Not much time for blogging during a full London week. The General Synod kept me occupied during the day, other meetings (usually over a meal) in the evenings. The one morning I thought I could get some space I discovered I had agreed a breakfast meeting.

Leaving aside the fact that some media reporting of the women bishops business was bizarre (making the point that the Synod had ‘postponed’ making a decision until July – implying that the Synod was indecisive, procrastinating and deliberately spineless – when it was stated time and again in speech after speech that this debate would simply advise the House of Bishops prior to the bringing of the main debate in July), there wasn’t a huge amount to stimulate the imagination or fire the journalist’s critical faculties. We are against assisted dying, concerned about planned reform of he House of Lords, for the NHS and conflicted over fee levels for weddings and funerals – none of which evidences a shocking volte face.

So, the two things that are swimming around my own imagination as I ride the train back up north are tangential to the Synod’s preoccupations, but pertinent to what is going on elsewhere in the wider world.

First, reading coverage of Times editor James Harding‘s evidence at his second appearance before the Leveson Inquiry recalled to mind a conversation I had with a journalist recently. Discussing the impact of the phone hacking scandal on the nature and quality of journalism in the UK, the journalist expressed huge relief that at last the editors are in the firing line, unable to hide behind the frontline reporters. We have had a generation of newspaper editors demanding more and more – clearly sometimes exploiting both unjustifiably intrusive and actually criminal means of getting a story – from journalists who owed their jobs and future career to these tyrants. But, now it is the ‘generals’ in the dock and not just the troops in the trenches.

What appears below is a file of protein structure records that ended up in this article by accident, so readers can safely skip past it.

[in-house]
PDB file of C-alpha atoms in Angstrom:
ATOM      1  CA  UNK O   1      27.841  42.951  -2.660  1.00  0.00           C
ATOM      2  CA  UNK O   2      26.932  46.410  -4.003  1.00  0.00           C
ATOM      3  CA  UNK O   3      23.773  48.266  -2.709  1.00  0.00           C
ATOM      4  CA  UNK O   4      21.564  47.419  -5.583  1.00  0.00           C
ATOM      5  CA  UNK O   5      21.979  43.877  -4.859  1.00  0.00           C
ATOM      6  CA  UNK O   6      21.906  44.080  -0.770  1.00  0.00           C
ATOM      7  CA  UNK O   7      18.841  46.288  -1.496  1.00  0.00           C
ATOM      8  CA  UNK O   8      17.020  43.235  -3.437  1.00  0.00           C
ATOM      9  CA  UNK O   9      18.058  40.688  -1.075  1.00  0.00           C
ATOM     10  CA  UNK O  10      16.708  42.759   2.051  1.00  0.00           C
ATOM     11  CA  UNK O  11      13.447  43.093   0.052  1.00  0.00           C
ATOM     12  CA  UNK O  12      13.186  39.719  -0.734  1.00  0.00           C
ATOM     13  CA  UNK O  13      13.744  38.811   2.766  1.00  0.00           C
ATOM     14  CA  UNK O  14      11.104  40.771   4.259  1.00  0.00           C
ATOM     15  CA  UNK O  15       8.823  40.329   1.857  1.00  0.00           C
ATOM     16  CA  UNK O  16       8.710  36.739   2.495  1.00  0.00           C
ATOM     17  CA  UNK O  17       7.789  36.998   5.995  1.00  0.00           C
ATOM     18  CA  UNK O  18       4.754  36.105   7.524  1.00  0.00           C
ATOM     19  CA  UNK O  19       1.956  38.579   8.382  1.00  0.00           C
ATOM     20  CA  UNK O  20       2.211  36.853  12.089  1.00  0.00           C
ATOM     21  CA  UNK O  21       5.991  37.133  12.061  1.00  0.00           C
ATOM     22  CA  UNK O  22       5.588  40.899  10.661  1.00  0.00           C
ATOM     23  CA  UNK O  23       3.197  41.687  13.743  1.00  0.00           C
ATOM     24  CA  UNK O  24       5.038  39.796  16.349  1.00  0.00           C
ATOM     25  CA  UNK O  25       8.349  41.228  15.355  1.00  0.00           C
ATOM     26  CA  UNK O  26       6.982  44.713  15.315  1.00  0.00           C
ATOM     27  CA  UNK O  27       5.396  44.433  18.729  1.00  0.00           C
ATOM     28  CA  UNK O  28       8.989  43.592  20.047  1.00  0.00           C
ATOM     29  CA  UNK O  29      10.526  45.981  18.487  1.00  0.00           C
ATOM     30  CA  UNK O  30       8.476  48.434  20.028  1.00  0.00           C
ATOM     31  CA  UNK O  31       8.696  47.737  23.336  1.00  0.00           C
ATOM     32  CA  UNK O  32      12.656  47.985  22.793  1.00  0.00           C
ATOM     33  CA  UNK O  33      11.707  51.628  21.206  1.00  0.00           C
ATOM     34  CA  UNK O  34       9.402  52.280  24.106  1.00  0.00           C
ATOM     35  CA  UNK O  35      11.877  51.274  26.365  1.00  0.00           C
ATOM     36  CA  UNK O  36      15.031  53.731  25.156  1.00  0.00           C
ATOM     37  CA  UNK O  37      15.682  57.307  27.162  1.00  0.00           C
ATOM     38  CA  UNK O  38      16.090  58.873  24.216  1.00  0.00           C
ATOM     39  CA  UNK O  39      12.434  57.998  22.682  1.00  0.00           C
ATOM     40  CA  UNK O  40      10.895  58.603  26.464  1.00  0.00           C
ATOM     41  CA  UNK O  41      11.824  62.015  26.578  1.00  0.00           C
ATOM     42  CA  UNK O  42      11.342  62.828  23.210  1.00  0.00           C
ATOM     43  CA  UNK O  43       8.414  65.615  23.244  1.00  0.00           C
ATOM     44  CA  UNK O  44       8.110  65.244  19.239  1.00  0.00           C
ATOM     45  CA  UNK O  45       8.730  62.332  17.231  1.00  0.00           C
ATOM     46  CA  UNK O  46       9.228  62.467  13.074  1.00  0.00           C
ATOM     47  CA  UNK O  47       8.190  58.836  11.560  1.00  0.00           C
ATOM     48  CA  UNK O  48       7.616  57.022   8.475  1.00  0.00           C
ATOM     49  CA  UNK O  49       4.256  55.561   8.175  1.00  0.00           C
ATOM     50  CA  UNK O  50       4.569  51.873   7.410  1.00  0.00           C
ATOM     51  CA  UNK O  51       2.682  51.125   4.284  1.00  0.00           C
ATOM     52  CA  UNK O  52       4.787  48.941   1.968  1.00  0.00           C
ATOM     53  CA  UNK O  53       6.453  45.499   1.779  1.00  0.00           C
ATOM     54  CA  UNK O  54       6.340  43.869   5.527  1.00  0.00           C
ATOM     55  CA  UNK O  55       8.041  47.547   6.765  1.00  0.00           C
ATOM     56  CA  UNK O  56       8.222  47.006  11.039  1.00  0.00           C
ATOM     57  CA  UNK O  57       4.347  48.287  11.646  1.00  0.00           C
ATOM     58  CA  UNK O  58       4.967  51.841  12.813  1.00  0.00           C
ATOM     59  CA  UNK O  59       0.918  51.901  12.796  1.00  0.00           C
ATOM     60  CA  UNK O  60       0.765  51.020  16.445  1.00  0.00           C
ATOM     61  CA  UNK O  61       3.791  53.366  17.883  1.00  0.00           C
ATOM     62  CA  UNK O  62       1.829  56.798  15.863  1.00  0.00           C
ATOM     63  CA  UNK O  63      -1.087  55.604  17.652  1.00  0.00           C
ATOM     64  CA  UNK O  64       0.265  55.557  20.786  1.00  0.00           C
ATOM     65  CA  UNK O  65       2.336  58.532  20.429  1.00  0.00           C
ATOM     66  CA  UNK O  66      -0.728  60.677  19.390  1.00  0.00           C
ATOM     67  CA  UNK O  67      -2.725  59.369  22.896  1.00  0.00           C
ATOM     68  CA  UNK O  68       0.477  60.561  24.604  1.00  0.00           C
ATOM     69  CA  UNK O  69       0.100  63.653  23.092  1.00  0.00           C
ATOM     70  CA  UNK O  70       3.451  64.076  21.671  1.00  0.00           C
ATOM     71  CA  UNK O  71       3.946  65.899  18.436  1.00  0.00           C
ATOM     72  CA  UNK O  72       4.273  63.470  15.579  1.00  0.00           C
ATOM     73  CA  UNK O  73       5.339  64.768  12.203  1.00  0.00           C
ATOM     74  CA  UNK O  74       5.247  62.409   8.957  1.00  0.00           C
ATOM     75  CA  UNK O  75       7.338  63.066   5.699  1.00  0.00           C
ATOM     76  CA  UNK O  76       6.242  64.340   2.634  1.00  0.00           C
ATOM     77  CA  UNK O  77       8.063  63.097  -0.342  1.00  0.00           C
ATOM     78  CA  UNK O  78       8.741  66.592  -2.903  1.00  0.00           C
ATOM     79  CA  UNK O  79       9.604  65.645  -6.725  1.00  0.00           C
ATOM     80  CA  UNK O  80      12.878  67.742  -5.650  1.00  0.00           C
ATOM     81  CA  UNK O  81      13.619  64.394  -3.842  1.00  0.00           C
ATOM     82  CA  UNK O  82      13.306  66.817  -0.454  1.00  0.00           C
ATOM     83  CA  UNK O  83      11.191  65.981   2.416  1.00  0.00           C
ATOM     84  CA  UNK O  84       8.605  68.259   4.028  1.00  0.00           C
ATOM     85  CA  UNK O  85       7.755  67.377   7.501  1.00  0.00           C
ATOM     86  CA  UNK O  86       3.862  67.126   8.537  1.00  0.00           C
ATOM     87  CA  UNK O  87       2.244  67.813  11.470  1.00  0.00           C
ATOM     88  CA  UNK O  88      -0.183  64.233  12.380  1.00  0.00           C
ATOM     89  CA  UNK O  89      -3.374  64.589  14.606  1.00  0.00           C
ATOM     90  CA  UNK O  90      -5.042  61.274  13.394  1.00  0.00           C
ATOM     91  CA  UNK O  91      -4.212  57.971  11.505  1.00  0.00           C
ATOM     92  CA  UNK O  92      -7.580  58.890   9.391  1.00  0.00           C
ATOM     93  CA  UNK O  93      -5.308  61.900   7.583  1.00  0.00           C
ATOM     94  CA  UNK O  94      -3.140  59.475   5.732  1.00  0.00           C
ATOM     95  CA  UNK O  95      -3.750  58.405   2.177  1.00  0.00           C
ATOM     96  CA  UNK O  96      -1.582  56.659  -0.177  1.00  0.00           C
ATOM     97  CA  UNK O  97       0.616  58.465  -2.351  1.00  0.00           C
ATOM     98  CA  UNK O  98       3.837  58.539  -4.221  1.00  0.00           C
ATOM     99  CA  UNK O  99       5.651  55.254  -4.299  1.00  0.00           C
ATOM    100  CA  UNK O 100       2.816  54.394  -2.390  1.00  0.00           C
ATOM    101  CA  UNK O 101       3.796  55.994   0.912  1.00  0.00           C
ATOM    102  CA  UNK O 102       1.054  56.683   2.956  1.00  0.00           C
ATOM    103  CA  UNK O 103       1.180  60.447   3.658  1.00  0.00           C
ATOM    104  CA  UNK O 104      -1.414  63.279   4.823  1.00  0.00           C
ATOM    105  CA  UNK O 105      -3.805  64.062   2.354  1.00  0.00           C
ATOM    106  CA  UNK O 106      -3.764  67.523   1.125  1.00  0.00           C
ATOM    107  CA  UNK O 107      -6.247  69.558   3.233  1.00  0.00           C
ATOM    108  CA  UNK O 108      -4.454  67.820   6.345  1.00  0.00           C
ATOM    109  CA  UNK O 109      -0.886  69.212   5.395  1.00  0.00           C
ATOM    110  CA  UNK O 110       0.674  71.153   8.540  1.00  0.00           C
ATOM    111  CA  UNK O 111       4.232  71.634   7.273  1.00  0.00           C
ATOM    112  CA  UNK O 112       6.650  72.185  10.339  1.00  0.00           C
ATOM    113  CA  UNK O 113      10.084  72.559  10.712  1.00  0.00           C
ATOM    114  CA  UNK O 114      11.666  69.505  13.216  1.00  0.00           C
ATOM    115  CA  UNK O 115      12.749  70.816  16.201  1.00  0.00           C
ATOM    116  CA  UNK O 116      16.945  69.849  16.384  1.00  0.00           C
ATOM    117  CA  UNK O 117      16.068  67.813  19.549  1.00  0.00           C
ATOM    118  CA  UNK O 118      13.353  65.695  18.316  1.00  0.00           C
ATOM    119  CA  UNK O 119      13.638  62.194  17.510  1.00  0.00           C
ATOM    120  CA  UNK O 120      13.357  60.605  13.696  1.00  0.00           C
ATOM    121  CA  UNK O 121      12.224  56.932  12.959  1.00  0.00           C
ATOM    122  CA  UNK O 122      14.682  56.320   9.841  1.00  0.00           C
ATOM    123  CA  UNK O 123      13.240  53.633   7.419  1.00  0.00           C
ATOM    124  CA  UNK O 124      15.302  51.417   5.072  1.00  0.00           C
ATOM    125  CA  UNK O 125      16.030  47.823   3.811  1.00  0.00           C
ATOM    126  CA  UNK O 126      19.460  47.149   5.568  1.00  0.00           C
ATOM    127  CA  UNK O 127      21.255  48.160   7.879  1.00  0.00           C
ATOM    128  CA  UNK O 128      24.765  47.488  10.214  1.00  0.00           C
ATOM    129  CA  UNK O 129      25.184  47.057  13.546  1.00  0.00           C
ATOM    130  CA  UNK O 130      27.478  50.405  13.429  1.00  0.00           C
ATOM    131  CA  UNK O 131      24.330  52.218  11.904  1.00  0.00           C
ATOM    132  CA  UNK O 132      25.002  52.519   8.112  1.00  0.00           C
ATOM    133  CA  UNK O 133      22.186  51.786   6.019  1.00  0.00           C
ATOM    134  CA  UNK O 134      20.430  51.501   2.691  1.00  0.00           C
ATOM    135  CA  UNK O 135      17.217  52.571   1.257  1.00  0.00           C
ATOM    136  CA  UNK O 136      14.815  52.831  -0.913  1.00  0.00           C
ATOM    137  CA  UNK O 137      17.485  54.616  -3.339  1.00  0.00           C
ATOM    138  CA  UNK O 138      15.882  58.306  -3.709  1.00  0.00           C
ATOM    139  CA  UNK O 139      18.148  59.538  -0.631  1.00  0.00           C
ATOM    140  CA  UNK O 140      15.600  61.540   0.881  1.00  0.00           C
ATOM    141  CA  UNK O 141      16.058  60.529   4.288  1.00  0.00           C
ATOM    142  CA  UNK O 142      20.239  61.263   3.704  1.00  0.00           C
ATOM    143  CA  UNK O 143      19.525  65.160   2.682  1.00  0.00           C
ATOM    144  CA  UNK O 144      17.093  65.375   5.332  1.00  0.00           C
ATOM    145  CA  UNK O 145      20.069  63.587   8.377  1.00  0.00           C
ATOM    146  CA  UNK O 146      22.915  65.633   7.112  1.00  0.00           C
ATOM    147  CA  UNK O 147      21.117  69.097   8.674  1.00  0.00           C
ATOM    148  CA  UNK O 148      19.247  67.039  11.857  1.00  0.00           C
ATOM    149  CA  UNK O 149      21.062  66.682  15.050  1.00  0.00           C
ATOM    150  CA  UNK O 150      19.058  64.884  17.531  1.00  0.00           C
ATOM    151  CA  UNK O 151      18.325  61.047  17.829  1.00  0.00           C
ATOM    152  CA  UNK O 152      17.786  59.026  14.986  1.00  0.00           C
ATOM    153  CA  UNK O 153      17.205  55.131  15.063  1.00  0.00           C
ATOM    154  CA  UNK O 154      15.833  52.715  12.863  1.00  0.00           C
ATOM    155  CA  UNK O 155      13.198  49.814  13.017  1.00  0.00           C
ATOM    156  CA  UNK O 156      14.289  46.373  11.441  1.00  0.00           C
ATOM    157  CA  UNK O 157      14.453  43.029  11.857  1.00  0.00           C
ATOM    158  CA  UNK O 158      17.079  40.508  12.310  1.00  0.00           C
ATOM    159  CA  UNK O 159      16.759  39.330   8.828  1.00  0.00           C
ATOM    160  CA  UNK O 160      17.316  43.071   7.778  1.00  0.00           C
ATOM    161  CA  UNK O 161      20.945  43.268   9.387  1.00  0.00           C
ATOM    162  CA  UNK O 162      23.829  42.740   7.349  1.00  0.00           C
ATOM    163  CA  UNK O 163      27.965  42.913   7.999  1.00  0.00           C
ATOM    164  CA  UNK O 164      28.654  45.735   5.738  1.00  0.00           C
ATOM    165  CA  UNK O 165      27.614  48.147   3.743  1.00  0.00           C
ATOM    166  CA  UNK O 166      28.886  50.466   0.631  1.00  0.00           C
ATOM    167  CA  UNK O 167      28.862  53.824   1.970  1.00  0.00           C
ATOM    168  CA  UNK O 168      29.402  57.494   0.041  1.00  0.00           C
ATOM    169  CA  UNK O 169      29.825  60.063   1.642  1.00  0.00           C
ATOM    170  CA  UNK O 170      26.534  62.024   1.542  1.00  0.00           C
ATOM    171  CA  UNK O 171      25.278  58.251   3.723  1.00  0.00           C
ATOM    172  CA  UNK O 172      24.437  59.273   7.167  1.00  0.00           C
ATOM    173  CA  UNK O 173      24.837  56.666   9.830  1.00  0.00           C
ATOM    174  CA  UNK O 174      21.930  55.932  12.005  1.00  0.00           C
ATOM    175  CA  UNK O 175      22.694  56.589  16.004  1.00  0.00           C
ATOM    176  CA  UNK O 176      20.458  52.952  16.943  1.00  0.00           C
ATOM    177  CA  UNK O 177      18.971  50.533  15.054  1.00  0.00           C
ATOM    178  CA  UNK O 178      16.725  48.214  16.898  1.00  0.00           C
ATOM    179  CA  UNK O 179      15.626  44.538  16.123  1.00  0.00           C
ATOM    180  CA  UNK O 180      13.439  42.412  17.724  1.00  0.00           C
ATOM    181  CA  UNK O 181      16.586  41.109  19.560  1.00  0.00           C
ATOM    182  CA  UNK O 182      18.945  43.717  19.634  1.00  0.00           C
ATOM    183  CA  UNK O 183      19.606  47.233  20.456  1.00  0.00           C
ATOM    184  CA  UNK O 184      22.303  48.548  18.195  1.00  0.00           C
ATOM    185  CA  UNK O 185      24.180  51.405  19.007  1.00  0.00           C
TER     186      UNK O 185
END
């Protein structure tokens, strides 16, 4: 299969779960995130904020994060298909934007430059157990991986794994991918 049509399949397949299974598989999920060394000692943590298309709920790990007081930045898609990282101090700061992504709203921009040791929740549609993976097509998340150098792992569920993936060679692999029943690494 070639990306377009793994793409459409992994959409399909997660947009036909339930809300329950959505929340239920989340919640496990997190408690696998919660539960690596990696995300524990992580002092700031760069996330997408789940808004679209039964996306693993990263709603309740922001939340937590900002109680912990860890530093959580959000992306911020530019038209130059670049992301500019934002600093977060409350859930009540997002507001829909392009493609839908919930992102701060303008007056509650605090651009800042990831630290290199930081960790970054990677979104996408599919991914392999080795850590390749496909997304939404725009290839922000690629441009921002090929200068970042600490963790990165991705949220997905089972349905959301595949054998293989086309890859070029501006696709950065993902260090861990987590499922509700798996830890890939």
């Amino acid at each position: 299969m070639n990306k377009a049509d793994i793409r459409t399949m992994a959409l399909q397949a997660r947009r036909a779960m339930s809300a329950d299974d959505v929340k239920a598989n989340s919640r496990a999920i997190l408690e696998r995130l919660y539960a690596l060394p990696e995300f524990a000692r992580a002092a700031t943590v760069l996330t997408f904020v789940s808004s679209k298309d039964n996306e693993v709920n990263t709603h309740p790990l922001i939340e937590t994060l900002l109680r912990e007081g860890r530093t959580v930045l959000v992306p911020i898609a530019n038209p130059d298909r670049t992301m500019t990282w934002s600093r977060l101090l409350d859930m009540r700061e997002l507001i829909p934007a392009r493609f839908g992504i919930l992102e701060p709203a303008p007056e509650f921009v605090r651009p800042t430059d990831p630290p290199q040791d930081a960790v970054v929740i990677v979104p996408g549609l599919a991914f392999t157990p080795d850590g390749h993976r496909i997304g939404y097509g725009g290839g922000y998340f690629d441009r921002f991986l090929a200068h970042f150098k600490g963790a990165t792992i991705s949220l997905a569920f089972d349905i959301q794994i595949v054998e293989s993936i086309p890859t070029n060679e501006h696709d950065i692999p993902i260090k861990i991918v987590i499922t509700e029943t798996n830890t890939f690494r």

I hadn’t really thought about it in these terms – that many frontline reporters would be glad to see the exposure before Leveson of practices that are immoral and indefensible and that bring their profession into disrepute. The hope, as expressed to me, was that good, committed, intelligent and moral journalists would in future be able to work better and less fearfully for editors who now know they are likely to be held accountable. It might actually make journalism a better job and enable journalists to do better journalism.

The second thing on my mind comes from somewhere completely different, but involves another recent conversation. I was walking back from the BBC (where I had just done Pause for Thought on the excellent and never boring Chris Evans Show) to Church House, Westminster, and thinking about the Church’s apparent discomfort with popular culture (“We are more Radio 4 than Radio 2, bishop…”).

It occurred to me that Jesus went straight for popular culture in the villages and towns of Galilee. So, what do I think about the recently publicised ‘search for Jesus’, as in Andrew Lloyd-Webber‘s hunt for a singer to lead a stadium tour of Jesus Christ Superstar?